Clinic chain's founder wins appeal to block checks on bank account

The Court of Appeal criticised LSI for not notifying Dr Goh Seng Heng when it applied to the courts last year to compel his bank to disclose whether the $14 million it paid to buy shares in his company was still in his account.
The Court of Appeal criticised LSI for not notifying Dr Goh Seng Heng when it applied to the courts last year to compel his bank to disclose whether the $14 million it paid to buy shares in his company was still in his account.ST FILE PHOTO

Veteran skincare doctor and PPP Laser Clinic founder Goh Seng Heng has succeeded in stopping a company from checking with his bank to see if the $14 million it paid to buy shares was still in his account.

The Court of Appeal, in allowing Dr Goh's appeal, criticised the firm, Liberty Sky Investments (LSI), for not notifying Dr Goh when it applied to the courts last year to compel the bank to disclose the details sought.

"LSI had commenced the (discovery application) in a manner that plainly went against the spirit of the law," said Judge of Appeal Andrew Phang on Thursday. "LSI was, in essence, trying to steal a march on Dr Goh. In view of such conduct, LSI could not be said to have come to the court with clean hands," he added in judgment grounds for the court, which included Judges of Appeal Judith Prakash and Tay Yong Kwang.

LSI, linked to a Shanghai-based couple who are franchisees for the PPP brand in Suzhou, is involved in a pending High Court suit against Dr Goh to rescind the share sale pact and recover the $14 million.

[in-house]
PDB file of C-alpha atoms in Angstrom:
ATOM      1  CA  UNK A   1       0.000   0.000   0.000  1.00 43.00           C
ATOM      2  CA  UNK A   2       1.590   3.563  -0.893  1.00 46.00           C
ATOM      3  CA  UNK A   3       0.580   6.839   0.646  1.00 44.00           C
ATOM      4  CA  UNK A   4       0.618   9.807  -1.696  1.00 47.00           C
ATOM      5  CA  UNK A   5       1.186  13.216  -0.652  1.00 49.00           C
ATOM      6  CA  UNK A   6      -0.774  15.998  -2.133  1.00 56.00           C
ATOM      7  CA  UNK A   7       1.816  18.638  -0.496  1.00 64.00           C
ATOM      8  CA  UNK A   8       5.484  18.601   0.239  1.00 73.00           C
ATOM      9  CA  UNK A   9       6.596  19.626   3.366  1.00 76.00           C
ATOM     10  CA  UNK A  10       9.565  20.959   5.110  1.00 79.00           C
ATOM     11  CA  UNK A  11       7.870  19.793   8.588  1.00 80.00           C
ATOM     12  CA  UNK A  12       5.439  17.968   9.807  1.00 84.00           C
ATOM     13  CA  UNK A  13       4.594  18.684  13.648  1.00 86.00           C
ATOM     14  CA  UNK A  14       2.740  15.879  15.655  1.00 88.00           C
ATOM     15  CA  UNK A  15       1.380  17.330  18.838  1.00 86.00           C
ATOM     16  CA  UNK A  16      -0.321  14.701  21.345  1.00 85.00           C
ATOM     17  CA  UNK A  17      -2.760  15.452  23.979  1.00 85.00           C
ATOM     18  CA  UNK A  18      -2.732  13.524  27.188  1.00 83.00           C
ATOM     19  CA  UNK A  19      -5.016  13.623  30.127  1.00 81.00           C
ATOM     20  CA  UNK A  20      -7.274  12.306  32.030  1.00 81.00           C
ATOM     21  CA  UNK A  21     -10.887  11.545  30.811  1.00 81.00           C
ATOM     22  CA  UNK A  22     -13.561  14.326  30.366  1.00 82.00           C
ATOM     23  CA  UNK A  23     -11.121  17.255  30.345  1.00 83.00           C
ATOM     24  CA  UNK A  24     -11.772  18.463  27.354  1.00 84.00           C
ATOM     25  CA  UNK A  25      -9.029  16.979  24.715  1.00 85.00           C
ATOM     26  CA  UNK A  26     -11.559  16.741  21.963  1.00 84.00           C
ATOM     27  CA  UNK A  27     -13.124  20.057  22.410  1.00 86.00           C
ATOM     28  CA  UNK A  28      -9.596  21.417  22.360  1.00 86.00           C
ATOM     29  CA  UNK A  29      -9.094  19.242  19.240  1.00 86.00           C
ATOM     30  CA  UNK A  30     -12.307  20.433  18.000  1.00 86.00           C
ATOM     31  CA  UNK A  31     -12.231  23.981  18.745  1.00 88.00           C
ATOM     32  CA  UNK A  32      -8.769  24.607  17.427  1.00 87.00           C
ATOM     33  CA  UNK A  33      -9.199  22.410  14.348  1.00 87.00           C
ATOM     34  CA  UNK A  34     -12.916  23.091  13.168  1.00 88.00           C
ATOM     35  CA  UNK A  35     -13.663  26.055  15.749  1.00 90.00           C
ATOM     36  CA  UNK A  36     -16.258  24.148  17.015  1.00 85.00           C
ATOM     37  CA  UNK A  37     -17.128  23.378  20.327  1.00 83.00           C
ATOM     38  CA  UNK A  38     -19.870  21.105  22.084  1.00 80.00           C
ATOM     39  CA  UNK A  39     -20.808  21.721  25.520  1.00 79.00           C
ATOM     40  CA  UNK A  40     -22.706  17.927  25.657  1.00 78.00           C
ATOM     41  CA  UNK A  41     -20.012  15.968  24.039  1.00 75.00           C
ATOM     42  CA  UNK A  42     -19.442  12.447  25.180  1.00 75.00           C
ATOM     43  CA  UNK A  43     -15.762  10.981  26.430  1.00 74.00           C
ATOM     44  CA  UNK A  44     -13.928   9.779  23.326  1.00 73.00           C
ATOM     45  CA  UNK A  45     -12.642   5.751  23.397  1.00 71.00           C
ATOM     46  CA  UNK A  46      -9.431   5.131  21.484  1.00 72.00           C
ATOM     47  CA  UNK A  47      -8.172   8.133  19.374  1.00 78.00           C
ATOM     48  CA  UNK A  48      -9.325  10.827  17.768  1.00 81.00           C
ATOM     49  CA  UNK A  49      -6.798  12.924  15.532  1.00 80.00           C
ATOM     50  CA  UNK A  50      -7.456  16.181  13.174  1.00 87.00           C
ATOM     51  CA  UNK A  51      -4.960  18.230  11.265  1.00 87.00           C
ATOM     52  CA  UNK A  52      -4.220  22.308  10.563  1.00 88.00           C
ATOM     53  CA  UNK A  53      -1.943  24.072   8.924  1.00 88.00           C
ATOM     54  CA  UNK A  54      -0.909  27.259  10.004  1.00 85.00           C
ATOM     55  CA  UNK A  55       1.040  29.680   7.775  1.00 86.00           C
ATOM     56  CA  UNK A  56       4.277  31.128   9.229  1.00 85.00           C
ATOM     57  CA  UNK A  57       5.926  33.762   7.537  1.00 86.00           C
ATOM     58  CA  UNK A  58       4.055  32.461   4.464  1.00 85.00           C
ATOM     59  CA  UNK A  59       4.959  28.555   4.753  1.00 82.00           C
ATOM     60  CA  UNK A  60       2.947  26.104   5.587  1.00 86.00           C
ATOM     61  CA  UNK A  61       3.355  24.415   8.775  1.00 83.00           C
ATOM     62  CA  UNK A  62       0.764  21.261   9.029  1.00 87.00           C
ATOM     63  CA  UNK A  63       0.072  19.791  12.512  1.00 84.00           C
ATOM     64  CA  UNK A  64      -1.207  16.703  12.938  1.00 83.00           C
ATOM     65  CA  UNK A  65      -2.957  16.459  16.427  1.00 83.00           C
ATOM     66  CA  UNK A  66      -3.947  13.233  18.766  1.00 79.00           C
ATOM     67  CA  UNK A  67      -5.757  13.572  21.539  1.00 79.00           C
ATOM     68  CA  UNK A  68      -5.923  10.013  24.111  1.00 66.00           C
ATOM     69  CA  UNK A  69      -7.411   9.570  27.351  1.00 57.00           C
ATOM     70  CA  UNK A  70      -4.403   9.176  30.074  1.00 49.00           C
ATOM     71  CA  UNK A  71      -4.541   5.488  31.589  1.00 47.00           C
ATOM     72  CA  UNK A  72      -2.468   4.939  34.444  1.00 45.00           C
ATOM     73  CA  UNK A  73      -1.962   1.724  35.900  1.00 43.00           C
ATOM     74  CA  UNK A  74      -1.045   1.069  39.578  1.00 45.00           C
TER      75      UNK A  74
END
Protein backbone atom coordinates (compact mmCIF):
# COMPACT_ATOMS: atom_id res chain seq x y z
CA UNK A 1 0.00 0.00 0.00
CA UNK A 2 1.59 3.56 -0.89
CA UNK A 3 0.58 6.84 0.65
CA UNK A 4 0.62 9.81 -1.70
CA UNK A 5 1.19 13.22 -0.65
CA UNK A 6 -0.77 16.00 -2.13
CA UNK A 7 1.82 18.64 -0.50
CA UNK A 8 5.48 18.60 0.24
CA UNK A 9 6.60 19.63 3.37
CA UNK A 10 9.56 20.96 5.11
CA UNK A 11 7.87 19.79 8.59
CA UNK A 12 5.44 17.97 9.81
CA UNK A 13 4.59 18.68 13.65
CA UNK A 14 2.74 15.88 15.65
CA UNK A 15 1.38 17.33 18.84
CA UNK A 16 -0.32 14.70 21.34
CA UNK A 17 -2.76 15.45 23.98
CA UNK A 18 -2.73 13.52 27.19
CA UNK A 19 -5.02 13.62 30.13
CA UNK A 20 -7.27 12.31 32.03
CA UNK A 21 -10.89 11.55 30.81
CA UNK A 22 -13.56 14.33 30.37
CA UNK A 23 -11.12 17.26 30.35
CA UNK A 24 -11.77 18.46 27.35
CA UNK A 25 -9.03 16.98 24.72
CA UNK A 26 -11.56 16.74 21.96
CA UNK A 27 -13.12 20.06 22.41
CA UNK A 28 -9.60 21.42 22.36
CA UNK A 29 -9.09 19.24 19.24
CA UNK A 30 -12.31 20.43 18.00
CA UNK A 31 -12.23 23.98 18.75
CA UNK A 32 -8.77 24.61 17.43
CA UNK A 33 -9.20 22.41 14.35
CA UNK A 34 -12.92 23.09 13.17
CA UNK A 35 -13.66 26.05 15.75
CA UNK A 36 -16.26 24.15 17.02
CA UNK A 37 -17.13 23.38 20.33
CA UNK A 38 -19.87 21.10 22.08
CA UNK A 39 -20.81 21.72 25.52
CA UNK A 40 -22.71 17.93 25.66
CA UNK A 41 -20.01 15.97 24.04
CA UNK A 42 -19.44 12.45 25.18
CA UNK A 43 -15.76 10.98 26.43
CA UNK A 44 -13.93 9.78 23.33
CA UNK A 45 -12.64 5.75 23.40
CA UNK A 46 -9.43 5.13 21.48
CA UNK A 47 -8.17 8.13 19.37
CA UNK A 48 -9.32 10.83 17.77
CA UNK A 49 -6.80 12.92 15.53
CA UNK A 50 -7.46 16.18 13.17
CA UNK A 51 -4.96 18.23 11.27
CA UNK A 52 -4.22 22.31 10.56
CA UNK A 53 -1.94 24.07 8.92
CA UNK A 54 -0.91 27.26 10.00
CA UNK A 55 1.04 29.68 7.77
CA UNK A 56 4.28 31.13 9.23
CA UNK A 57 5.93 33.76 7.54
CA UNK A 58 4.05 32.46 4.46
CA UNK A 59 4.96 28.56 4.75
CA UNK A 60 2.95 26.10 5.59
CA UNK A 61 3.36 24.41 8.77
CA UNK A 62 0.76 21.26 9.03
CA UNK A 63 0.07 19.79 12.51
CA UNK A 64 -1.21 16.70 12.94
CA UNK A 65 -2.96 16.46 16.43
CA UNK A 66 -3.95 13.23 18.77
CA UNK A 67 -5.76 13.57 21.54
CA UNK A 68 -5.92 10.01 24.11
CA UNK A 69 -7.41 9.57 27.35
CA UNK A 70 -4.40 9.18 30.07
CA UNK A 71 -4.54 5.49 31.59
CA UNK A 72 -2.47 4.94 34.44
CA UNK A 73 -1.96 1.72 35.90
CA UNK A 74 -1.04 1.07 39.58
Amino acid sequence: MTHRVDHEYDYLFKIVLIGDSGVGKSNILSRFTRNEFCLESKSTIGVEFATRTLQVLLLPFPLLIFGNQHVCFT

Dr Goh founded Aesthetic Medical Partners (AMP) in 2008. Through its wholly owned subsidiary Aesthetic Medical Holdings, it operates a chain of clinics under the PPP laser brand.

In 2014, LSI inked a deal in which Dr Goh would sell 32,049 shares in AMP to LSI for $14,422,000. The company wants to back out, alleging that the deal was clinched following fraudulent misrepresentations. Dr Goh is denying the claims.

In May last year, LSI applied to court to uncover documents from the bank to check if the sale price monies remained in Dr Goh's account or were shifted elsewhere.

On the same day, LSI applied for a Mareva injunction to freeze Dr Goh's assets. He was given notice of this, but not of its court move to check his bank account.

LSI succeeded in its case in the High Court last November. Dr Goh appealed to the top court in relation to the bank account. He appealed against the Mareva injunction separately, and it was later lifted.

His legal team, led by Mr Adrian Tan, said LSI had to show "compelling evidence" of misrepresentation to justify tracing the monies.

Senior Counsel Harpreet Singh Nehal, acting for LSI, urged the appeal court to uphold the High Court decision, pointing out that the sale proceeds had been used to buy two properties, among other things. He said about $4 million of the purchase price remained unaccounted for.

The appeal court, in examining the issues, was not convinced and found that LSI had failed to show a prima facie case of misrepresentation.

The court allowed Dr Goh's appeal and reminded lawyers that "while advocates within an adversarial system are constrained to engage in legal combat, they are not entitled to pursue victory at all costs, regardless of the means".

K.C. Vijayan

A version of this article appeared in the print edition of The Straits Times on October 07, 2017, with the headline 'Clinic chain's founder wins appeal to block checks on bank account'. Print Edition | Subscribe